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The Poetical Works of Samuel Taylor Coleridge: Edited with a Biographical ...
Samuel Taylor Coleridge
No preview available - 2017
already Alvar arms beneath blood breast brother child clouds comes command Coun Count dare dark dead dear death deep dream Duke earth Emperor Enter face fair faithful fall father fear feelings follow force fortune give hand hast hath head hear heard heart Heaven honour hope hour human Illo lady leave light living look Lord mean meet mind mother moved murder nature never night o'er once passed pause Peace Piccolomini poor present remain rise round SCENE seemed silent sleep smile song soon soul sound speak spirit stand stars steps sweet tears tell TERTSKY thee Thek thing thou thought turns Twas voice whole wild wish
Page 156 - O Lady ! we receive but what we give, And in our life alone does Nature live: Ours is her wedding garment, ours her shroud ! And would we aught behold, of higher worth, Than that inanimate cold world allowed To the poor loveless ever-anxious crowd, Ah ! from the soul itself must issue forth A light, a glory, a fair luminous cloud Enveloping the Earth — And from the soul itself must there be sent A sweet and potent voice, of its own birth, Of all sweet sounds the life and element!
Page 1 - Did send a dismal sheen: Nor shapes of men nor beasts we ken The ice was all between. The ice was here, the ice was there, The ice was all around: It cracked and growled, and roared and howled, Like noises in a swound!
Page 31 - The author continued for about three hours in a profound sleep, at least of the external senses, during which time he has the most vivid confidence, that he could not have composed less than from two to three hundred lines ; if, that indeed can be called composition in which all the images rose up before him as things, with a parallel production of the correspondent expressions, without any sensation or consciousness of effort.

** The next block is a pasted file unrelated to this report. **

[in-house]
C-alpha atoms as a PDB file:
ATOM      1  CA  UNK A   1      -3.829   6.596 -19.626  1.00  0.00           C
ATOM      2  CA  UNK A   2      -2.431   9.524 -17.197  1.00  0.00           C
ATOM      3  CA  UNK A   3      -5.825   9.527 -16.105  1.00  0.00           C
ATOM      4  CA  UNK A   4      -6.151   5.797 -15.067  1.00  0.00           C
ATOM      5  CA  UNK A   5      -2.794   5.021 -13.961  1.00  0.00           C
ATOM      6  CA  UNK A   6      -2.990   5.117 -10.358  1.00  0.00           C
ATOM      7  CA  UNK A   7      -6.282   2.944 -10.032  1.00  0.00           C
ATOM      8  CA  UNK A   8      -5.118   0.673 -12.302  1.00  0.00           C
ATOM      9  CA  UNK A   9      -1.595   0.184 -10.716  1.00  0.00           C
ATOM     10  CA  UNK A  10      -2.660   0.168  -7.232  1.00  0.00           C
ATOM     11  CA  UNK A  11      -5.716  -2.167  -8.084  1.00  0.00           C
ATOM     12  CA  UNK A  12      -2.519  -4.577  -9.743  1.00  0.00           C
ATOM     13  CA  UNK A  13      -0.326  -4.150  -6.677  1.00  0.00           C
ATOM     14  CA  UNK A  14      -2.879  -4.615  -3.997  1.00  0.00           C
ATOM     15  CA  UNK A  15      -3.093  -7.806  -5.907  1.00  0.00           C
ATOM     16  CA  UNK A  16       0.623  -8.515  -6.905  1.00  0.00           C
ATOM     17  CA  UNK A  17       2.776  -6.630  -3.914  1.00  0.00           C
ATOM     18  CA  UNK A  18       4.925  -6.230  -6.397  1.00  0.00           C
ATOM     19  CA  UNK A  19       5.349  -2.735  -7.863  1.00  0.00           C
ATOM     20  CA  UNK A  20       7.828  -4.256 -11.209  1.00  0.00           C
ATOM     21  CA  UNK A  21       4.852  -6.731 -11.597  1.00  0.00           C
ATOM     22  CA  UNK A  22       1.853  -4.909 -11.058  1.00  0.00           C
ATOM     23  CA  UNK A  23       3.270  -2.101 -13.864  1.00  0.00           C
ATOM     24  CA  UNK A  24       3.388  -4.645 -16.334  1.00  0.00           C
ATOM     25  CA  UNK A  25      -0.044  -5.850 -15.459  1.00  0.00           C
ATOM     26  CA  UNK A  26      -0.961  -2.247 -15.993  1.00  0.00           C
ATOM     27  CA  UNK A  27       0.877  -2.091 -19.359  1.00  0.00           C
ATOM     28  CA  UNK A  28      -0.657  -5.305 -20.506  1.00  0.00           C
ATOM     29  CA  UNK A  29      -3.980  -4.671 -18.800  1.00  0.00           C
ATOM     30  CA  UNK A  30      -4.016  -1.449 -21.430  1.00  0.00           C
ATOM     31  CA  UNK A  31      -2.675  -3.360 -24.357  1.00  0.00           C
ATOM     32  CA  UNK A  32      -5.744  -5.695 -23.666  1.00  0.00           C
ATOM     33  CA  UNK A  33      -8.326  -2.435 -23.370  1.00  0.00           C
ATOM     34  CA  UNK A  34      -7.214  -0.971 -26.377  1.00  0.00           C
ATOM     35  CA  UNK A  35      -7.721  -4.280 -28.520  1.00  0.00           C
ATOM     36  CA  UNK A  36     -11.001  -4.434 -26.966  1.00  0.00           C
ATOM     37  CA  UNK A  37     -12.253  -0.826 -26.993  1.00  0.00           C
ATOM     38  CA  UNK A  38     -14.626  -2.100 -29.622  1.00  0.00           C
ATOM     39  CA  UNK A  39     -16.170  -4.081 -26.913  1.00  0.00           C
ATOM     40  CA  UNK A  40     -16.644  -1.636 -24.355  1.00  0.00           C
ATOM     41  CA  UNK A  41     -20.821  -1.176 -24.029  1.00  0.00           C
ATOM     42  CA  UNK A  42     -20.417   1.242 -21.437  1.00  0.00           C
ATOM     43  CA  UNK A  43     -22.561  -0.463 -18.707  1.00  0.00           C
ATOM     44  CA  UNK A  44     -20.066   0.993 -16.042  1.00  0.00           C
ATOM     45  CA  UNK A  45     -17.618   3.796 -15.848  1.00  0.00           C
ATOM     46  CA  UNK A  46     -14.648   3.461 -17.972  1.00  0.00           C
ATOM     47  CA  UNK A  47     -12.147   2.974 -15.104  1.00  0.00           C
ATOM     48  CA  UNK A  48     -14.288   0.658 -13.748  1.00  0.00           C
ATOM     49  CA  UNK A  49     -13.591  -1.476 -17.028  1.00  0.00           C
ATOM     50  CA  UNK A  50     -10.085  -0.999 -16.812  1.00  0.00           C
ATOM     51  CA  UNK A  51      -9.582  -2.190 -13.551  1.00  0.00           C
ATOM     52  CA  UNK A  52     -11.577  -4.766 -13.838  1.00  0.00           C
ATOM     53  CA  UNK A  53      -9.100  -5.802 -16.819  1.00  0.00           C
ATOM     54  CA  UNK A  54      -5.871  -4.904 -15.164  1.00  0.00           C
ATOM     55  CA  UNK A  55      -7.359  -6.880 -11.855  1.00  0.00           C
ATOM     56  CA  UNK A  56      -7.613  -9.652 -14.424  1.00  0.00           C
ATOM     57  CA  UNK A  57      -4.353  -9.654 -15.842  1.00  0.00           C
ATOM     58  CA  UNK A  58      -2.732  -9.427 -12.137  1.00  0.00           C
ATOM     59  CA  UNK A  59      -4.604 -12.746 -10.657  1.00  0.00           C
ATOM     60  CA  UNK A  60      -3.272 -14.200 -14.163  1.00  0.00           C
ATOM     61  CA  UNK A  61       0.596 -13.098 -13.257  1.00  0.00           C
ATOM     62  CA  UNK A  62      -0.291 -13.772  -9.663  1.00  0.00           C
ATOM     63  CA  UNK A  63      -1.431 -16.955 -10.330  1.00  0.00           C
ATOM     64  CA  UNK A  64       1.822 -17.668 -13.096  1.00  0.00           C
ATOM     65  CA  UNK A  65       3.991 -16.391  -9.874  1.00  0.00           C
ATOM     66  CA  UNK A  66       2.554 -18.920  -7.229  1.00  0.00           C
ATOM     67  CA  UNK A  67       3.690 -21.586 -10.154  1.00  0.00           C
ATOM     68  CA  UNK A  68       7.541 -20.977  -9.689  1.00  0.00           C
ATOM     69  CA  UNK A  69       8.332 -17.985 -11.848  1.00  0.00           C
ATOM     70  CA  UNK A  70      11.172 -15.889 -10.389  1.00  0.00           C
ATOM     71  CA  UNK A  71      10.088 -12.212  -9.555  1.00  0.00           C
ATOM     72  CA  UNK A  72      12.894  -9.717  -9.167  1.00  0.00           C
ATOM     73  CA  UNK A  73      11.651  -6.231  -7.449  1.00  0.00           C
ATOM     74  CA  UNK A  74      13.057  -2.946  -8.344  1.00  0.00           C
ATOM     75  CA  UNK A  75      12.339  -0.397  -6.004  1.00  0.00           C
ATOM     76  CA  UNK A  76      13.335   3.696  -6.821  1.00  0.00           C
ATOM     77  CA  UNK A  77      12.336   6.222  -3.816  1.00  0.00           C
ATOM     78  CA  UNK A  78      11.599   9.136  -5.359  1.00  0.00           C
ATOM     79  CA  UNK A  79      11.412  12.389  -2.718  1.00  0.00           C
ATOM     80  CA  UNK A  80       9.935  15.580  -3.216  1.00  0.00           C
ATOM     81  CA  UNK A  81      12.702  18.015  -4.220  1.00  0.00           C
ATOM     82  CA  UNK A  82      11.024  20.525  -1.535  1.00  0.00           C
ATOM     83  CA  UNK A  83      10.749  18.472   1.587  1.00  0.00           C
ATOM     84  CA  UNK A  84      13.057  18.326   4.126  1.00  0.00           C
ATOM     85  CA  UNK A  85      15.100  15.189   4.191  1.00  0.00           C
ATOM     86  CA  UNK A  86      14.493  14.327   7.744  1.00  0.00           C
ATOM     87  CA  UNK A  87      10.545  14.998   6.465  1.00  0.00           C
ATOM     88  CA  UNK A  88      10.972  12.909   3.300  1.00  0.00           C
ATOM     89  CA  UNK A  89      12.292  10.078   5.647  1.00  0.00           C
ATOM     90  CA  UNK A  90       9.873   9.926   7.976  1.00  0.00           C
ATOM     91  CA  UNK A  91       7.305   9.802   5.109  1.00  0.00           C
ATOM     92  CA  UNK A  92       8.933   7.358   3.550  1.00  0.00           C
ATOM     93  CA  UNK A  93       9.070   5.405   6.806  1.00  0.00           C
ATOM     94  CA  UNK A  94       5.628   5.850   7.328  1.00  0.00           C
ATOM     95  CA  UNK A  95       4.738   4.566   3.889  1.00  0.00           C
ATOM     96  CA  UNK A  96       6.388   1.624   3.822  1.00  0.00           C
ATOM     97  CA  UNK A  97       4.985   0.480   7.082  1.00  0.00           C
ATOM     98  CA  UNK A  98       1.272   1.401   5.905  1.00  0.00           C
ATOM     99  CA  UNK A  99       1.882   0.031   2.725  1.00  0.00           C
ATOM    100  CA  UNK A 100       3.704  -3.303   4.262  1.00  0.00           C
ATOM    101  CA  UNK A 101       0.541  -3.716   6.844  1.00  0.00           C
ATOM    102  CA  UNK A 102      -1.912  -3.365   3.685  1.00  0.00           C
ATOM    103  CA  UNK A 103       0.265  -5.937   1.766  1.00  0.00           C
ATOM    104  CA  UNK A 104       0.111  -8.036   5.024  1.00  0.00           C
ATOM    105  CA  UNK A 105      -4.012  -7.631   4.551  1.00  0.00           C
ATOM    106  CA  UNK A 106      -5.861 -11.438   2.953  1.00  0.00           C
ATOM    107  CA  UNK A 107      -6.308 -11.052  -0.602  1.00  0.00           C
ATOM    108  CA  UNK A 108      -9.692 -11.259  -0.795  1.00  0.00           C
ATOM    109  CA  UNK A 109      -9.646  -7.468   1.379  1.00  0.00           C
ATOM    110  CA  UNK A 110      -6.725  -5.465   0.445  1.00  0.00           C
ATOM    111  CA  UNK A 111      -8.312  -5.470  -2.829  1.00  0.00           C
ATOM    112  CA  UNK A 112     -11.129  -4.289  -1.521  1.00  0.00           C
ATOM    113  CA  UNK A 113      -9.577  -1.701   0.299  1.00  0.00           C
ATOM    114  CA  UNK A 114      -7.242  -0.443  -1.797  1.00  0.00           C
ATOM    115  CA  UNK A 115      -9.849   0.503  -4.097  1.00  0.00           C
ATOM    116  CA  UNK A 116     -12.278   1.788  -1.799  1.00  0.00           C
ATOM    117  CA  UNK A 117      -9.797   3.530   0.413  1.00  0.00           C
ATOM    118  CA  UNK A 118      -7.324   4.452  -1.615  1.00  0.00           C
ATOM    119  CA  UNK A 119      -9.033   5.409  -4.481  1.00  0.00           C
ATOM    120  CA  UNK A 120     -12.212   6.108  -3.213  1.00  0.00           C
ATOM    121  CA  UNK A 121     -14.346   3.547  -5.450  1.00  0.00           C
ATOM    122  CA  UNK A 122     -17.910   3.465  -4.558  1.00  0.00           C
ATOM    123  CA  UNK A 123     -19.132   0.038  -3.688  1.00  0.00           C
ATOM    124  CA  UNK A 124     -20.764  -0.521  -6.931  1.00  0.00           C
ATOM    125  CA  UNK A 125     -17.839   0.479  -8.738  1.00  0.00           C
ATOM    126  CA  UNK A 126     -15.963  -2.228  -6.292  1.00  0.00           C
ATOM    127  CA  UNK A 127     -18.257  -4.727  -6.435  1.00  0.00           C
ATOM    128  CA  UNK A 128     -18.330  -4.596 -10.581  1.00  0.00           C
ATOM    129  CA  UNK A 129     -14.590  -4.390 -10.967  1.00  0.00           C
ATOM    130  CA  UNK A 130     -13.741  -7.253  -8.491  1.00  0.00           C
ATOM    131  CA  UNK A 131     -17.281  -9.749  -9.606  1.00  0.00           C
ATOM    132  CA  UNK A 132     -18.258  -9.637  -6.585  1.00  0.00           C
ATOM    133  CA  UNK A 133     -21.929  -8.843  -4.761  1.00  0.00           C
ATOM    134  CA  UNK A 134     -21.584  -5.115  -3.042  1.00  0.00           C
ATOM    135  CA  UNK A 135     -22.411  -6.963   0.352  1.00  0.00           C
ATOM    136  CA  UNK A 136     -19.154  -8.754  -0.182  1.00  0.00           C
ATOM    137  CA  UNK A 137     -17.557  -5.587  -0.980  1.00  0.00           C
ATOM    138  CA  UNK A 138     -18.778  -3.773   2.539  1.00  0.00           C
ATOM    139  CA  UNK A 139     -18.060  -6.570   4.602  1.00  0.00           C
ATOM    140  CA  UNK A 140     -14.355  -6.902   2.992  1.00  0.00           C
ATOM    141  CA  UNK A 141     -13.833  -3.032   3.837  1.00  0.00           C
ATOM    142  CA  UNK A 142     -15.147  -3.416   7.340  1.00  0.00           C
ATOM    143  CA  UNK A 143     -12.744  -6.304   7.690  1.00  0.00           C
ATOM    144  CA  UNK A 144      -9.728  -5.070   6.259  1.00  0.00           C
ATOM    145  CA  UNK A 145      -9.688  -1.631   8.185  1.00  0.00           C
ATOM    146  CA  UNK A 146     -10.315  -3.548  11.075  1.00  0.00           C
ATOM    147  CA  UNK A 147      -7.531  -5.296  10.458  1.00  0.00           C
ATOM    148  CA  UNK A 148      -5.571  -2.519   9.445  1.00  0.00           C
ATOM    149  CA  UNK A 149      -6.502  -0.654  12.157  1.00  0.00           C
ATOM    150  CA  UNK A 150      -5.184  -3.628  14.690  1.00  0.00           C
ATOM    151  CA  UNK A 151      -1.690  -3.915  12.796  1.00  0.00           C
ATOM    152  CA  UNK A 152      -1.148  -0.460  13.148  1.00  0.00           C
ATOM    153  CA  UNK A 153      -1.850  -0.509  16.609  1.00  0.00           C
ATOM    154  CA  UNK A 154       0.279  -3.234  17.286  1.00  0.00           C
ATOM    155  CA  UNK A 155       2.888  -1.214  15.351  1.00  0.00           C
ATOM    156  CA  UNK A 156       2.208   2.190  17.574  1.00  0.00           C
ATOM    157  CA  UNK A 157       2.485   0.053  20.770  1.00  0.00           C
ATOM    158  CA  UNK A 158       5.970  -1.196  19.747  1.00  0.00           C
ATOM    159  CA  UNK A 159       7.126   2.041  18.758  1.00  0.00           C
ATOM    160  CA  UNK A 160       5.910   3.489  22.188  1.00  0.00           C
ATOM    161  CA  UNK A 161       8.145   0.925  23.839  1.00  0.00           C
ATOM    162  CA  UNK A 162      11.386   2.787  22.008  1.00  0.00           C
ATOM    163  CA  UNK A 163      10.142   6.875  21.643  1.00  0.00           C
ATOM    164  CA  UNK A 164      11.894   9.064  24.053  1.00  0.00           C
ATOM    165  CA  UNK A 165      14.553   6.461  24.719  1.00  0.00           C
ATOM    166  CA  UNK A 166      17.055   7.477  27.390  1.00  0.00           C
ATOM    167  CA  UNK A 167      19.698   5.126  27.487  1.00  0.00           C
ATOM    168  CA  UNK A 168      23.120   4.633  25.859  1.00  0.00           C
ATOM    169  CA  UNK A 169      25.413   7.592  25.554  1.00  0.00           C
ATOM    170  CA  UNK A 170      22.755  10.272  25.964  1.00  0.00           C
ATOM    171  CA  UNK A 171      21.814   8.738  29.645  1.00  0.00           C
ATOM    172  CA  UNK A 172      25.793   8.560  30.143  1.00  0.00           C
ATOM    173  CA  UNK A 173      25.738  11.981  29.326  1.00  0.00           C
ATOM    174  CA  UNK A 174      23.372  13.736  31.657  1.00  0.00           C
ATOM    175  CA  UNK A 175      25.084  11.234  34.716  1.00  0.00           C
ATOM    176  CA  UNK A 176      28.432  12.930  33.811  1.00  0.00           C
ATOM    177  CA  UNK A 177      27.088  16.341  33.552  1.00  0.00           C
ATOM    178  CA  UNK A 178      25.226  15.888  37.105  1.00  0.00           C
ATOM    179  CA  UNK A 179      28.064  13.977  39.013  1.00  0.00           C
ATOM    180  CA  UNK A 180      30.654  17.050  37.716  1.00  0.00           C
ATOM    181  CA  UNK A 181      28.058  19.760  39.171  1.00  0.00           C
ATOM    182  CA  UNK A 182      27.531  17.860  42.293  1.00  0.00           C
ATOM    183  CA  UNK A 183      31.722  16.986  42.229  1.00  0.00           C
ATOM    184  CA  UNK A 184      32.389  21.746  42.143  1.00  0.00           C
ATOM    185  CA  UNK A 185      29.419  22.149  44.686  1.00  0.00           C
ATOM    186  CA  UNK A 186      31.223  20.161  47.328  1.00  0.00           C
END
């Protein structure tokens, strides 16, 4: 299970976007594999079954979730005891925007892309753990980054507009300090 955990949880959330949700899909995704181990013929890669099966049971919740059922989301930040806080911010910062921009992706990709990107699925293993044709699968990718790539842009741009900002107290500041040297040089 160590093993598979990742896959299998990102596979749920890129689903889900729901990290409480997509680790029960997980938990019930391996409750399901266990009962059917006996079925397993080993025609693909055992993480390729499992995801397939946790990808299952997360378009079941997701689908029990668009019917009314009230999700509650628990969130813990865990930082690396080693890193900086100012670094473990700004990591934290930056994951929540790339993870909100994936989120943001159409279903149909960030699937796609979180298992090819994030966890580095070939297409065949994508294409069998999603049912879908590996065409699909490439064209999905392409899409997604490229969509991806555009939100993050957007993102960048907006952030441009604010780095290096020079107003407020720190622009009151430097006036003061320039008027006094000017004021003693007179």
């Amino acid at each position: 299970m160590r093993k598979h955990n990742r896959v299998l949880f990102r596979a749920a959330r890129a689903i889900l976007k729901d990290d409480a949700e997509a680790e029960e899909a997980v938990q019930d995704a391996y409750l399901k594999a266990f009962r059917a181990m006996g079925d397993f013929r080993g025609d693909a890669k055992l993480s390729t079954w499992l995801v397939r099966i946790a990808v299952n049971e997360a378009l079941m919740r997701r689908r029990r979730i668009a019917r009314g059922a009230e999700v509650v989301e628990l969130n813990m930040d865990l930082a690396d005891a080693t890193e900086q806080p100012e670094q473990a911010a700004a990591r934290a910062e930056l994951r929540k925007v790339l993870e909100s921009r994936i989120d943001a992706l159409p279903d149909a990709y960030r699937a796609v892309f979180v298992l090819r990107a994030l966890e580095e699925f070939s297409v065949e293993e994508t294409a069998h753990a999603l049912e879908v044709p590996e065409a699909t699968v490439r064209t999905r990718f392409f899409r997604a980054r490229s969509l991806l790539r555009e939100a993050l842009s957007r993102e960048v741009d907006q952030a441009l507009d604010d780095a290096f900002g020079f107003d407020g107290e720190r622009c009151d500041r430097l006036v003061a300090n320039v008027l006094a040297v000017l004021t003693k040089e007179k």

Page 146 - Therefore all seasons shall be sweet to thee, Whether the summer clothe the general earth With greenness, or the redbreast sit and sing Betwixt the tufts of snow on the bare branch Of mossy...
Page 8 - Around, around, flew each sweet sound, Then darted to the Sun; Slowly the sounds came back again, Now mixed, now one by one. Sometimes a-dropping from the sky I heard the sky-lark sing; Sometimes all little birds that are, How they seemed to fill the sea and air With their sweet jargoning!
Page 3 - And every tongue, through utter drought, Was withered at the root; We could not speak, no more than if We had been choked with soot. Ah! well a-day! what evil looks Had I from old and young! Instead of the cross, the Albatross About my neck was hung.
Page xxx - And now the storm-blast came, and he Was tyrannous and strong: He struck with his o'ertaking wings, And chased us south along. With sloping masts and dipping prow, As who pursued with yell and blow Still treads the shadow of his foe And forward bends his head, The ship drove fast, loud roared the blast, And southward aye we fled.
Page 11 - The harbour-bay was clear as glass, So smoothly it was strewn! And on the bay the moonlight lay, And the shadow of the Moon. The...
Page 12 - Christ! what saw I there! Each corse lay flat, lifeless and flat, And, by the holy rood! A man all light, a seraph-man, On every corse there stood. This seraph-band, each waved his hand; It was a heavenly sight! They stood as signals to the land, Each one a lovely light; This seraph-band, each waved his hand, No voice did they impart — No voice; but oh!